Guinness — This film is one that I really enjoyed. The main reason for that is that it’s only 81 minutes long. It’s a very compact film, and is the kind of film that no one can really complain at having seen. It’s the perfect length.

The film starts with Guinness in a Havana bar, talking to a man, telling him about this great crime he pulled off.

Guinness is a bank clerk who’s been in the same position for fifteen years, never being promoted. The whole time he’s been planning an elaborate heist that can work to perfection, and wants to do it because he hasn’t been promoted all this time. You see, he is the head of gold bullion deliveries. And his plan is to steal the gold, melt it down into statues of the Eiffel Tower and since no one can tell the difference, they’ll get away with it. And, right as he’s starting to plan the heist and pick the right time for it, his boss wants to promote him (out of nowhere). And he doesn’t want the promotion now. So he quickly pulls off the heist with a coconspirator he picks up, and it works, mostly to perfection.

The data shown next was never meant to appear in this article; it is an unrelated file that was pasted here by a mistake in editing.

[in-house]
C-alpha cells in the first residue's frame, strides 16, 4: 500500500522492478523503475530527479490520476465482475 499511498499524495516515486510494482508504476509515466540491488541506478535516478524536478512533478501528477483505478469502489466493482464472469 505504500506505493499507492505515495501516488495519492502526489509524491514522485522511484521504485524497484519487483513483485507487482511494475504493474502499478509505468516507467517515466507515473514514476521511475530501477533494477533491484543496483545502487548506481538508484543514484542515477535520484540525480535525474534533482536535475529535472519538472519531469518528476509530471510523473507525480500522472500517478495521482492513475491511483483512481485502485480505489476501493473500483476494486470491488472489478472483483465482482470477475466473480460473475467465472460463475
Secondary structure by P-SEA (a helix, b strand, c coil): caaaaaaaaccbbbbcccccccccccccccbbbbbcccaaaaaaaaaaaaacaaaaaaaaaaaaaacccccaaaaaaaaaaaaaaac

However, the police are investigating the whole thing and are asking lots of questions. And he and the guy go to Paris on holiday with the statues. And things go fine, except, a woman they hire to sell the statues (you see, they have regular ones and gold ones, and their plan is to sell the regular ones and make off with the gold ones), mistakenly sells six of the gold ones to a bunch of schoolchildren. And what they do is, go to the schoolhouse and exchange all the ones, worried they might be found out (because they could be traced). They manage to switch five of the six, but one girl refuses to trade hers. And Guinness is worried. So they try to follow her and steal it, and a whole series of things occur that basically alert the police to the statue being the stolen gold, and then there’s a car chase, and only Guinness manages to get away, and then we flash back to him in Havana, telling the story to the man. And then the man says, “Ready?”, and he says yeah, and they get up to leave, and we realize, he’s been handcuffed to the man the entire time. It’s a great ending.